Functions

Plants live a sedentary life with less chance of escaping when ecological conditions become adverse and lack strong immune system to battle against the biological invasions by pathogens so have developed very sophisticated methods to evade abiotic and biotic stresses [4], out of which the plant modulated miRNA machinery is the foremost. Specific functions of all miRNAs are mysterious as only few have been functionally characterized. Micro-RNAs are an imperative piece of puzzle that is gene regulation. Majority of microRNAs regulate other genes by binding to complementary sequences in the target gene and negatively regulate protein-coding genes through translational repression or mRNA cleavage or can cause their methylation. It has been estimated that more than 30% of protein-coding genes can be regulated by microRNAs. miRNAs regulate expression of more than one third of genes in animals and have at some point influenced the expression of nearly the entire genome. In plants, the number of known miRNAs and miRNA targets is lower than in animals so the spectrum of miRNA action seems to be extremely wide, counting various aspects of development, several adaptive responses to stresses and the regulation of the miRNA pathway itself. Plant miRNAs act in multiple biological processes and affect almost everything like growth, development, flowering, auxin response, leaf polarity, cell fate/differentiation, maintenance of genome integrity, metabolism, nutrient homeostasis, signaling pathways, hormone homeostasis, immune response, DNA repair, oxidative stress response, circadian rhythm, viral replication, adaptive responses to biotic and abiotic stresses and the miRNA pathway regulation itself [8].

Future Perspectives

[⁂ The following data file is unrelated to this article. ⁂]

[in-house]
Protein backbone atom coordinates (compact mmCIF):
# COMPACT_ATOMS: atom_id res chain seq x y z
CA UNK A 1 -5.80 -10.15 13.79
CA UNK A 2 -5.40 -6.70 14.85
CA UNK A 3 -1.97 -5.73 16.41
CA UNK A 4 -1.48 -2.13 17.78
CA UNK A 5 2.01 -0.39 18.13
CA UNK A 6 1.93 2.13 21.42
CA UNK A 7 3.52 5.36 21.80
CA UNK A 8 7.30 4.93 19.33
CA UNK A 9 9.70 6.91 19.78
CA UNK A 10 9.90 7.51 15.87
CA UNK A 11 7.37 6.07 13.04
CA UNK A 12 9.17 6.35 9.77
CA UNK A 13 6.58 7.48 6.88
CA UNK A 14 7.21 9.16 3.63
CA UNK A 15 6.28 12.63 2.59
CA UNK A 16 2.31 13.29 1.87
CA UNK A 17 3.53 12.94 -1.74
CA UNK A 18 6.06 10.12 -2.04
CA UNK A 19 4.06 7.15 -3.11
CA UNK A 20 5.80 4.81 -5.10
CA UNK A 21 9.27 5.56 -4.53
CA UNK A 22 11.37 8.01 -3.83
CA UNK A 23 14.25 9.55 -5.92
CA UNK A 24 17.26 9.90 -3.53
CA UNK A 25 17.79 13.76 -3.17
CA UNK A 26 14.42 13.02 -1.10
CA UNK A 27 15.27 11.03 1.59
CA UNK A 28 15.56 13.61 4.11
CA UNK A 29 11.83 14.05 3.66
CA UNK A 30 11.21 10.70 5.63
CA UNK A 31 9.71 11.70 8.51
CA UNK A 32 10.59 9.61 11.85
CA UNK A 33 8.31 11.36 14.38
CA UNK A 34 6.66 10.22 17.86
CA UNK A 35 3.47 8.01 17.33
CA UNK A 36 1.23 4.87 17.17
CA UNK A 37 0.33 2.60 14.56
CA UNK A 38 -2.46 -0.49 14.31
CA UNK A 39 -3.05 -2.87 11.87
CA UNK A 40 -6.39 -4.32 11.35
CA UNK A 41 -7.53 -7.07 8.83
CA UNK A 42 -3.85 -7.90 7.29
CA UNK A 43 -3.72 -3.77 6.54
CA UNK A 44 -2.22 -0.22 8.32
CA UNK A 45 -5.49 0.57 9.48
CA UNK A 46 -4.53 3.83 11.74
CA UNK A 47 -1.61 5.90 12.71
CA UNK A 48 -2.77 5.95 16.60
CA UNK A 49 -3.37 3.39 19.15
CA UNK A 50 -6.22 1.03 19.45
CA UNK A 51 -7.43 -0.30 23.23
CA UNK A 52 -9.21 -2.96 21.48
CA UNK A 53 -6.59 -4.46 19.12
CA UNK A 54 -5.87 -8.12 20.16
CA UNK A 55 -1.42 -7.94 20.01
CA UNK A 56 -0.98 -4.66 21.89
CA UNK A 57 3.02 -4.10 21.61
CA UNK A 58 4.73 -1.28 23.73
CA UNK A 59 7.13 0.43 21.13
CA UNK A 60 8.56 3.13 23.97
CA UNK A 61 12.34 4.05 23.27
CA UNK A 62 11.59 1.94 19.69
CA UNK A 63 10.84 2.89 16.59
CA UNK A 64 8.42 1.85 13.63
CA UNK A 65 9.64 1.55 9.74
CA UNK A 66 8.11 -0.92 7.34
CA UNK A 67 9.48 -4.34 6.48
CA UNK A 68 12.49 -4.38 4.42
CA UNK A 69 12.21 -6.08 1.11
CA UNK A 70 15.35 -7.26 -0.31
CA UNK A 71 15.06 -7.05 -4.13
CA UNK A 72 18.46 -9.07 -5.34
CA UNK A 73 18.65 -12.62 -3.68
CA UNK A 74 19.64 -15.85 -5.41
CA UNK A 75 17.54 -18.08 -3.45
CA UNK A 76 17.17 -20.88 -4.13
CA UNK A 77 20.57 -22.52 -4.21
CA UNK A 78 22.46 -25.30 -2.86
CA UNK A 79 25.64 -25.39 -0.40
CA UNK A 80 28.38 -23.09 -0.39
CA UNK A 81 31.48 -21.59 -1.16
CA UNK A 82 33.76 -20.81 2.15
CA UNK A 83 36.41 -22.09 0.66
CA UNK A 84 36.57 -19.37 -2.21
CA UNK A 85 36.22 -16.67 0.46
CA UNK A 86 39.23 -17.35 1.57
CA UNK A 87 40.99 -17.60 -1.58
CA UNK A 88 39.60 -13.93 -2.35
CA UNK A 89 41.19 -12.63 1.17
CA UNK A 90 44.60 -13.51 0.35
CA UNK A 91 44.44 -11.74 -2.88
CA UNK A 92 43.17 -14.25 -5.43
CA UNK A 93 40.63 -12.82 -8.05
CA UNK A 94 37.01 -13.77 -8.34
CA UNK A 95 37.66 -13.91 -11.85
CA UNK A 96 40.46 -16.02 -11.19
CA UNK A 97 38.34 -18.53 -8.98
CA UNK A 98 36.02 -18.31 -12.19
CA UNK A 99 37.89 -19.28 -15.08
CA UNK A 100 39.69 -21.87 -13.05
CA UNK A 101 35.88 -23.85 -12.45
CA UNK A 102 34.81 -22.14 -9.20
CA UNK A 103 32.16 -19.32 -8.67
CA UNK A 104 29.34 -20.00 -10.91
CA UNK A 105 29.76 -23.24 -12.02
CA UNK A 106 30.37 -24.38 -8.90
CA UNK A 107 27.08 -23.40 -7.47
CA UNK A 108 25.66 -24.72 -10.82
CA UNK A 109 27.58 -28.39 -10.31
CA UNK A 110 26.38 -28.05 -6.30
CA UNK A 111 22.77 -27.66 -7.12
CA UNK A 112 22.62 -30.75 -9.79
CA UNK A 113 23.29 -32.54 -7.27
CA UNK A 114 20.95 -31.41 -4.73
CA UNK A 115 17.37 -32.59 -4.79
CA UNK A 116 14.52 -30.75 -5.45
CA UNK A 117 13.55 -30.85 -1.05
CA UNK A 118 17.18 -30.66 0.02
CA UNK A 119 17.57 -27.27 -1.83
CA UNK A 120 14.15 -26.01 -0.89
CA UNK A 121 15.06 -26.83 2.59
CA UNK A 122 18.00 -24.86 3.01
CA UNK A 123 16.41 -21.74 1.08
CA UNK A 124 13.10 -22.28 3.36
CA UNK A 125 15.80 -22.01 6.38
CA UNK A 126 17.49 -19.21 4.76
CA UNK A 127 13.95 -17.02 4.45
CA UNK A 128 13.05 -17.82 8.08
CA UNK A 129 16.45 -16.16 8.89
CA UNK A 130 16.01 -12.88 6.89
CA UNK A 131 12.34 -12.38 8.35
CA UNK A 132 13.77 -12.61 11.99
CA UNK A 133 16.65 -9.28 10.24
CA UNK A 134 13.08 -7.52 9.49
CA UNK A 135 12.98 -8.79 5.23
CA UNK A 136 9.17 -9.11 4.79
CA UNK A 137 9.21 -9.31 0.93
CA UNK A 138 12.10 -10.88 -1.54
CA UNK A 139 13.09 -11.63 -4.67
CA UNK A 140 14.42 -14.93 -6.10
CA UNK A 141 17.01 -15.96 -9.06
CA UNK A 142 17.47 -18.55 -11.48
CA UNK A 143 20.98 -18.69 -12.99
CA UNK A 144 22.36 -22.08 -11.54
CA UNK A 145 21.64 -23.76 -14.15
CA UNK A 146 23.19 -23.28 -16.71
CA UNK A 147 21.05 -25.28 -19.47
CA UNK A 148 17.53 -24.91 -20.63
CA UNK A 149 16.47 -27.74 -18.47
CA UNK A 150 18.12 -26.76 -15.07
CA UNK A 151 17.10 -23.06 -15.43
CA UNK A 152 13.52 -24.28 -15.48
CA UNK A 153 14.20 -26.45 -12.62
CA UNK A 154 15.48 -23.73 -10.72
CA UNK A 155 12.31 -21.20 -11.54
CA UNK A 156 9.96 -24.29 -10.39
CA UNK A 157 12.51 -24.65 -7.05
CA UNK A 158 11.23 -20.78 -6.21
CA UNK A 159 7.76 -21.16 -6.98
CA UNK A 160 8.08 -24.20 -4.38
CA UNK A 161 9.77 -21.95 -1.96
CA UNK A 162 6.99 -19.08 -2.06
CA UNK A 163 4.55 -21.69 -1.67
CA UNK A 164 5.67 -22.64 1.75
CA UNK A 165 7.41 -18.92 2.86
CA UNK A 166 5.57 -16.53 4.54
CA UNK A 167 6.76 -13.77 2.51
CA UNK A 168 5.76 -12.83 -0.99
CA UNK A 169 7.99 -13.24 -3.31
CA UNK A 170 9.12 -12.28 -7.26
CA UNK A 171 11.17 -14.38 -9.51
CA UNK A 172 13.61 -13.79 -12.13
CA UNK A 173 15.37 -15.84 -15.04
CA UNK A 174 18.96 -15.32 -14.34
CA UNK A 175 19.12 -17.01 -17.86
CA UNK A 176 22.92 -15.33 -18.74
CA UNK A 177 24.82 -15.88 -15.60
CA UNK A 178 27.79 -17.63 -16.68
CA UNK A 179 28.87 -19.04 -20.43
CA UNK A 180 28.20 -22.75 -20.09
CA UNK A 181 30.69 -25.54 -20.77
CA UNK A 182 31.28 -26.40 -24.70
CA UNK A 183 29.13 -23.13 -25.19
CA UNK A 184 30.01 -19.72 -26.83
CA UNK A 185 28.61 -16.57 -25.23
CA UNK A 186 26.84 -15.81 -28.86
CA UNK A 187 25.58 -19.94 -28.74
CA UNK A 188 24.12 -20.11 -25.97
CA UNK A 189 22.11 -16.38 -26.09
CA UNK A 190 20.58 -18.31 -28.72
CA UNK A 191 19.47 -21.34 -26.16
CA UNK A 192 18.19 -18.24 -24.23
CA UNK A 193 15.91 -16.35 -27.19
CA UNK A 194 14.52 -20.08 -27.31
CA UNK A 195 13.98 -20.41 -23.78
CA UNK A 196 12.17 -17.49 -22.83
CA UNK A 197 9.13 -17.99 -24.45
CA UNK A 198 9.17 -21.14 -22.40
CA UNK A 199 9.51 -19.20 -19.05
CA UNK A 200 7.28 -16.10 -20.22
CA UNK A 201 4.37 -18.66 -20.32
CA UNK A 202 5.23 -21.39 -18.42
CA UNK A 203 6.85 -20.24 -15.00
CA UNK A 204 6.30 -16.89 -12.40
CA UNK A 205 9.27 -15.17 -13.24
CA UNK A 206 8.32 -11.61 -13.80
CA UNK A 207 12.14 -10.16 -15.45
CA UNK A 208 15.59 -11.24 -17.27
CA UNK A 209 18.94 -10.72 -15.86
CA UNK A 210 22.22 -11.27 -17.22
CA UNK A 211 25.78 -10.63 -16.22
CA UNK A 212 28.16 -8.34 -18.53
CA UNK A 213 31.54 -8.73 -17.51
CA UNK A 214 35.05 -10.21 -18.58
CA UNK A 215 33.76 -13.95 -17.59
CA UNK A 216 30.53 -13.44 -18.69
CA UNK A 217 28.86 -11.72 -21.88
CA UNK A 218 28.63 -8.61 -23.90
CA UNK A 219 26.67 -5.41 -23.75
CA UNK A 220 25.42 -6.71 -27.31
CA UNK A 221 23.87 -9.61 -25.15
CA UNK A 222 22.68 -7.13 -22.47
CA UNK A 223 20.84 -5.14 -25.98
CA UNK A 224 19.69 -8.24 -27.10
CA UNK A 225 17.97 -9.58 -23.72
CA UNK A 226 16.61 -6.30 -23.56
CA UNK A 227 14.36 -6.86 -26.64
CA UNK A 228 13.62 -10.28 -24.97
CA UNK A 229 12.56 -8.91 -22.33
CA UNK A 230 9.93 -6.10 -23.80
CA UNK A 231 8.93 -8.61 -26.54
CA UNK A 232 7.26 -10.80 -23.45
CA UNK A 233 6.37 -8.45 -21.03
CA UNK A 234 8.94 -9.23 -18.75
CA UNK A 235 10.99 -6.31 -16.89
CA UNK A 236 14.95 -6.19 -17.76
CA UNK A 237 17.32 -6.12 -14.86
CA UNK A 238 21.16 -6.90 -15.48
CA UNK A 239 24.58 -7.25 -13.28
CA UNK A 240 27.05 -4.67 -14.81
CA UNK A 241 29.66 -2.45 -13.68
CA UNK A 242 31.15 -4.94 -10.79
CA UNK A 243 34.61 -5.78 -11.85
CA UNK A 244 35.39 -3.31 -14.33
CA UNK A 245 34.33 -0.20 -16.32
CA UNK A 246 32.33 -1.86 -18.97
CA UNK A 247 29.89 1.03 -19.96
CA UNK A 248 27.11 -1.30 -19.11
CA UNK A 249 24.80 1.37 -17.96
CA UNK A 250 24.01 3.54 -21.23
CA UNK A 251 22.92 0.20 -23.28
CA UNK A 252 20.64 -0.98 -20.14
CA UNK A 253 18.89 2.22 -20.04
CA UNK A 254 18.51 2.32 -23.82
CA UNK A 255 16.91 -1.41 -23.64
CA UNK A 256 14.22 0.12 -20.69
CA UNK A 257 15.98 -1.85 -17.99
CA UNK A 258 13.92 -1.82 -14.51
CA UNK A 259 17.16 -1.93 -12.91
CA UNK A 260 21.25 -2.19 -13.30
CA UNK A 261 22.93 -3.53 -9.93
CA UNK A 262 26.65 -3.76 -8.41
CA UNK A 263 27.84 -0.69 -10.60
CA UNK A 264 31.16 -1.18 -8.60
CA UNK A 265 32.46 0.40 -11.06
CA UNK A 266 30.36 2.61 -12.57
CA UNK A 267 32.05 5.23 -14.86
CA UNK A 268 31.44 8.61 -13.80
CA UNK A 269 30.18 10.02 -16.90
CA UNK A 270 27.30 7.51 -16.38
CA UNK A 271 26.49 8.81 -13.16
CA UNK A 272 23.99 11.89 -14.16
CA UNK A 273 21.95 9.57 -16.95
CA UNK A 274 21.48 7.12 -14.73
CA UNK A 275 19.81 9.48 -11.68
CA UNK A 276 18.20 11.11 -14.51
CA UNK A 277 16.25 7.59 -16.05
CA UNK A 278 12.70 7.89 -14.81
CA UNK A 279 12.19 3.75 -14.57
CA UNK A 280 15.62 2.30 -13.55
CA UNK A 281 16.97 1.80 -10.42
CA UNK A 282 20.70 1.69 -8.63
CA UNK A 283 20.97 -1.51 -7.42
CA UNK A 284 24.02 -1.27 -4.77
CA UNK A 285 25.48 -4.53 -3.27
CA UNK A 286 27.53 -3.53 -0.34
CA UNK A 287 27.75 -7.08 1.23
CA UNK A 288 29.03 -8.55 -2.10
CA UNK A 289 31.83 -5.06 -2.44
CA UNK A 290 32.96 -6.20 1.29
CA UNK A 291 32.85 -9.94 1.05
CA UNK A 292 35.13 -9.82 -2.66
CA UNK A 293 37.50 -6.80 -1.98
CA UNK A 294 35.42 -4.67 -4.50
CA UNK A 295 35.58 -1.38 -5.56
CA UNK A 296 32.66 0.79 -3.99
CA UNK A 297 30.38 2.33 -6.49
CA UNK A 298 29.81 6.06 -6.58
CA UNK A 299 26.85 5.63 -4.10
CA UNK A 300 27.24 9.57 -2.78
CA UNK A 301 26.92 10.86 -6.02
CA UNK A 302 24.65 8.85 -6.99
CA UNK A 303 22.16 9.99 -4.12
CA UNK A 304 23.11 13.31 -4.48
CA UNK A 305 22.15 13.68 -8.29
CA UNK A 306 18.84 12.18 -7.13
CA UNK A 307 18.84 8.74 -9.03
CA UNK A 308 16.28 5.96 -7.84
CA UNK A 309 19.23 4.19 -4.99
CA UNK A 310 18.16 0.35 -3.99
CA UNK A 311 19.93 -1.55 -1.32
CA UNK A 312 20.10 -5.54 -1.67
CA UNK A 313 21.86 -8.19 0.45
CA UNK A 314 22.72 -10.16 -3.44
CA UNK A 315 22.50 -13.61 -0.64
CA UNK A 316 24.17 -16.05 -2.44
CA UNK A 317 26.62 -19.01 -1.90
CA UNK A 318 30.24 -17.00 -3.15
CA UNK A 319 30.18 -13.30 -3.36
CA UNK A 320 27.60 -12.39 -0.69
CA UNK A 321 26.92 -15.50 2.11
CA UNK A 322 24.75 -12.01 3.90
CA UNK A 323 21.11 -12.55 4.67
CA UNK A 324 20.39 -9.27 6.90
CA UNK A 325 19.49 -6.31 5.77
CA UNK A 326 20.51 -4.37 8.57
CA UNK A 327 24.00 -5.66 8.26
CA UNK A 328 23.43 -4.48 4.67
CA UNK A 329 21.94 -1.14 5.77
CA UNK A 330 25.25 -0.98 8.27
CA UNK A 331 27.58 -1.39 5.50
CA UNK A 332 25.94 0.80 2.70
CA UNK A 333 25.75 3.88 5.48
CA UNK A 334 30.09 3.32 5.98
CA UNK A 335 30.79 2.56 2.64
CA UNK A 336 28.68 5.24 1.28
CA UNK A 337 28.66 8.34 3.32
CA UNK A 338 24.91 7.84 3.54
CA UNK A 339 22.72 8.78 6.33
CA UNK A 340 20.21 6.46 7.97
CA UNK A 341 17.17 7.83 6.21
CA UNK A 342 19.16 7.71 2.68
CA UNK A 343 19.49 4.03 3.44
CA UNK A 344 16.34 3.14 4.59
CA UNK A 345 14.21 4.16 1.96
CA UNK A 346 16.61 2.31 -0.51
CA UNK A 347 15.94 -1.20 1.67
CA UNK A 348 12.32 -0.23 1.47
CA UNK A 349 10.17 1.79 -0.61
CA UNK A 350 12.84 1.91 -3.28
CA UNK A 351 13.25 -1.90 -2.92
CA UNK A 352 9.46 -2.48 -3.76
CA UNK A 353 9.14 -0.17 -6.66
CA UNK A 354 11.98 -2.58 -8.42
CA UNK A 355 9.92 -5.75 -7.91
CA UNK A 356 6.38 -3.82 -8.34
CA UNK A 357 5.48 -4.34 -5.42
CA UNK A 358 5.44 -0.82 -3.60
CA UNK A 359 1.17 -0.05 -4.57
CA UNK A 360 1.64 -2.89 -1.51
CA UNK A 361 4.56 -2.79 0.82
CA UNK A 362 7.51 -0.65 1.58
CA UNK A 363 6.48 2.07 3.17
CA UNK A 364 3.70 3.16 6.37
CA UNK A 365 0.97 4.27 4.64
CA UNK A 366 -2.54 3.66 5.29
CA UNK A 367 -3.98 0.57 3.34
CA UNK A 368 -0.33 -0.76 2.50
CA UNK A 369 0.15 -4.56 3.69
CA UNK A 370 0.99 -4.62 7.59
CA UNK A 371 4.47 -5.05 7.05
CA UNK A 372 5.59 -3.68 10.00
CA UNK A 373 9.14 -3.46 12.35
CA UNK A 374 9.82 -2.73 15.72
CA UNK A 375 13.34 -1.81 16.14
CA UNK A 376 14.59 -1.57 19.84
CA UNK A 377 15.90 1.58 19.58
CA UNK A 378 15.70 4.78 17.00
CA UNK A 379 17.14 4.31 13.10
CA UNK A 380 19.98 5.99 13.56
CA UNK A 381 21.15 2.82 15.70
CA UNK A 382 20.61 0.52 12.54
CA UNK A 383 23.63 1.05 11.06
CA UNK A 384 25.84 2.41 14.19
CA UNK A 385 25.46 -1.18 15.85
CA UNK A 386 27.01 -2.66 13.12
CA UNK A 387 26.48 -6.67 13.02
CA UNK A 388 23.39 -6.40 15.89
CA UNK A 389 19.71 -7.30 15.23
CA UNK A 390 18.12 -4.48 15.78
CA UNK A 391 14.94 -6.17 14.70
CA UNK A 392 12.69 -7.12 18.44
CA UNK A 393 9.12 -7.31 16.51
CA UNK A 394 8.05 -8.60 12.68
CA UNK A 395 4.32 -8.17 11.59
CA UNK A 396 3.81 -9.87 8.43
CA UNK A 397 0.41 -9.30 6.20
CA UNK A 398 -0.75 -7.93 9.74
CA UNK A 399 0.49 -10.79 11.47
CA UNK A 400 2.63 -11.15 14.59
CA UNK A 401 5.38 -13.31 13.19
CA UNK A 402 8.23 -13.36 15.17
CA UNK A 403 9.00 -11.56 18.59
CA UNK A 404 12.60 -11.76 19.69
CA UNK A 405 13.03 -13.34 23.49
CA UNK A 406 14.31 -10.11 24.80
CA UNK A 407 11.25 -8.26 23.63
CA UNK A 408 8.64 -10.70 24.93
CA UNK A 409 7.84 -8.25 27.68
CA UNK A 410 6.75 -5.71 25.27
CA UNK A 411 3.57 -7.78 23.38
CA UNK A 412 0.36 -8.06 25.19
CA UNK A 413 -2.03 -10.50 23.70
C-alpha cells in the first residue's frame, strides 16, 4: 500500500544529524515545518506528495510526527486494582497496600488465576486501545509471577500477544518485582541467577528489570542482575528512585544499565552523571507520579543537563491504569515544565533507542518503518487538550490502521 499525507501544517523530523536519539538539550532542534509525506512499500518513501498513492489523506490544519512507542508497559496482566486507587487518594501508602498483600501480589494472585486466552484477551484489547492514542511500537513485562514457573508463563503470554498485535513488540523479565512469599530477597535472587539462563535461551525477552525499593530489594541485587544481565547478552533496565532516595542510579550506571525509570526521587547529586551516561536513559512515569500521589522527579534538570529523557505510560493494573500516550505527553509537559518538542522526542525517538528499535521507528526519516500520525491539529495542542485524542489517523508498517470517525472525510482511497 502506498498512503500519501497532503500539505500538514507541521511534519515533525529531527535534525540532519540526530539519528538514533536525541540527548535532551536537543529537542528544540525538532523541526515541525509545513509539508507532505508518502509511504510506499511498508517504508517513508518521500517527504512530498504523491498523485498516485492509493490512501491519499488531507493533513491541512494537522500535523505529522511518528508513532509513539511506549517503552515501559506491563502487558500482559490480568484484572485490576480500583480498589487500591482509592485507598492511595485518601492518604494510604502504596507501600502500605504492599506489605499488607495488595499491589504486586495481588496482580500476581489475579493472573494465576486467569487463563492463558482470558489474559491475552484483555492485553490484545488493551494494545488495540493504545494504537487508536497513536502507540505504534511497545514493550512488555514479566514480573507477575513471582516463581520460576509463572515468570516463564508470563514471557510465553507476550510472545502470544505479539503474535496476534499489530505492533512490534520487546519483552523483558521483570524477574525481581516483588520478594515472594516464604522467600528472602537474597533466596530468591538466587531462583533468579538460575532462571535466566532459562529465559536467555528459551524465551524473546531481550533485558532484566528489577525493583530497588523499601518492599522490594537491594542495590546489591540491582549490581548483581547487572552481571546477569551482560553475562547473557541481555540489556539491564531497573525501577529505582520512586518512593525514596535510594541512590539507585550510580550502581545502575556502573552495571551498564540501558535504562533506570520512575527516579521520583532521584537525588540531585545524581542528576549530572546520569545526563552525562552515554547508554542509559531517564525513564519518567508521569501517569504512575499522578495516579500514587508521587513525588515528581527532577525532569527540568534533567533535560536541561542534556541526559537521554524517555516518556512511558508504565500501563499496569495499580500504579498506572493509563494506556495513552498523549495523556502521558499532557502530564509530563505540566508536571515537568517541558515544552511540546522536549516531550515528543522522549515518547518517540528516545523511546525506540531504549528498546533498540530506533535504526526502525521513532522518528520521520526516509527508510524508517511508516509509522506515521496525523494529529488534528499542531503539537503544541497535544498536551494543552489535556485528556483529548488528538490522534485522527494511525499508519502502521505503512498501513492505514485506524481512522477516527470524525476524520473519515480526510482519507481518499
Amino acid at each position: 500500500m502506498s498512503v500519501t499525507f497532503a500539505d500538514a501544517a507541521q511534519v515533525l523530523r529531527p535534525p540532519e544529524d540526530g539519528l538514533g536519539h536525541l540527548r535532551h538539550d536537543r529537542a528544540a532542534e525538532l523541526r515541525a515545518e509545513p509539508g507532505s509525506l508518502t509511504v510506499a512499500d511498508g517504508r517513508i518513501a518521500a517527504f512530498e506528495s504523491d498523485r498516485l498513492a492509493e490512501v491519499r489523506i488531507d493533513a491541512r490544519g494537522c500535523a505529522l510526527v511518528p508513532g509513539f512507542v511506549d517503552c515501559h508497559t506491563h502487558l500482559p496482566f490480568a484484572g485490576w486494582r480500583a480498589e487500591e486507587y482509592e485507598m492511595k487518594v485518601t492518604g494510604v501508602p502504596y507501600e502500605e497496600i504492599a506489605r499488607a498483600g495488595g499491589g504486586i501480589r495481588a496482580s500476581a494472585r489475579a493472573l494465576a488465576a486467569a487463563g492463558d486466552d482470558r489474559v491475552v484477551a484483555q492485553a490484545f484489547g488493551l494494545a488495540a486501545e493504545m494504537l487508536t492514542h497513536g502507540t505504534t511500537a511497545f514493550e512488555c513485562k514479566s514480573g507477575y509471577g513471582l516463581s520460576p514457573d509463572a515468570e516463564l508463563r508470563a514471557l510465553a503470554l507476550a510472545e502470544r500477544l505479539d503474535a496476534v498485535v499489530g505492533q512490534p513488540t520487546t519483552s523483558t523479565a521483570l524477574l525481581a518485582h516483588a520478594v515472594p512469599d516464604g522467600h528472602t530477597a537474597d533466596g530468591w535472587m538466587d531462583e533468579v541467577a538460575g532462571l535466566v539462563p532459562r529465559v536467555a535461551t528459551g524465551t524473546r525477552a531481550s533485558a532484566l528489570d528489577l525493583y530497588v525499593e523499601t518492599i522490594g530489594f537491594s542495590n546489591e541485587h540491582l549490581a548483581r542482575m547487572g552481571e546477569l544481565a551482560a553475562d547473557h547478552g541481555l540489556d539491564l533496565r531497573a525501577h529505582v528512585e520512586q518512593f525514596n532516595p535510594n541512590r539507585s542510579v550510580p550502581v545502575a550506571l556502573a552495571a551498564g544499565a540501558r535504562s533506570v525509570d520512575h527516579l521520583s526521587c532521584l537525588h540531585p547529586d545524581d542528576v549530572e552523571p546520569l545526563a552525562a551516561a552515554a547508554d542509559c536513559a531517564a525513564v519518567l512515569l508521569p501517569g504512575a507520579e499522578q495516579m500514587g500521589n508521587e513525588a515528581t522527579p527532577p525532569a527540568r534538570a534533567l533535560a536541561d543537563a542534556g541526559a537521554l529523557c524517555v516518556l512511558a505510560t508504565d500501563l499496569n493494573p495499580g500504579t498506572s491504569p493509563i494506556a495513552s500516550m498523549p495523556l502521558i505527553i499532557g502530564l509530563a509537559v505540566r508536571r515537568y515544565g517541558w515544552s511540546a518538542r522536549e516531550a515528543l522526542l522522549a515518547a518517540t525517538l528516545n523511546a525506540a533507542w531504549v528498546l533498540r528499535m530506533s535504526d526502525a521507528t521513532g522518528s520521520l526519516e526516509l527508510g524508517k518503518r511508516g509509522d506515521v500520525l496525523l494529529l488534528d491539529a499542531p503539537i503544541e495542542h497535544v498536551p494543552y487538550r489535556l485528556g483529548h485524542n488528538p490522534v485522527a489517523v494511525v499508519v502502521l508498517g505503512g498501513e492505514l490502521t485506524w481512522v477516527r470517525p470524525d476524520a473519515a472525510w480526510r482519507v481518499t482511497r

The miRNAs number ranges from 1000 to 60,000/cell, show spatiotemporal distribution, express across diverse organs and each organ has a distinctive miRNA "profile" which may change during plant growth and development and stress conditions. A miRNA can influence expression of numerous target genes and in consequence regulate cell differentiation, proliferation and death. Decoding of all the miRNA targets and their roles will be one of the impending challenges in this promptly promising scientific arena and will act as players of the next generation genetic engineering for augmentation and improvement of various therapeutic plants and crops. Furthermore, the biological effects of Plant- miRNAs for human therapy have been profiled computationally. Curcuma longa miRNAs target genes linked with diabetes mellitus type II, cardiovascular disorders, Alzheimer’s, cancer and thalassemia and miRNAs of Gmelina arborea target genes connected with human cancer, blood borne disorders and urinary infections. Plant derived miRNA (MIR2911) present in decoction of a Chinese herb honeysuckle has ethnobotanical use against influenza. MIR2911 targets influenza A viruses, represses their replication progression, fights influenza infection and thus the miRNAs like this can act as novel bioactive agents for regulation of human health or can target genes connected with the ailments at a very early stage [9]. This could pave a way for artificial synthesis of therapeutic plant-derived miRNAs for treatment of various human syndromes.

References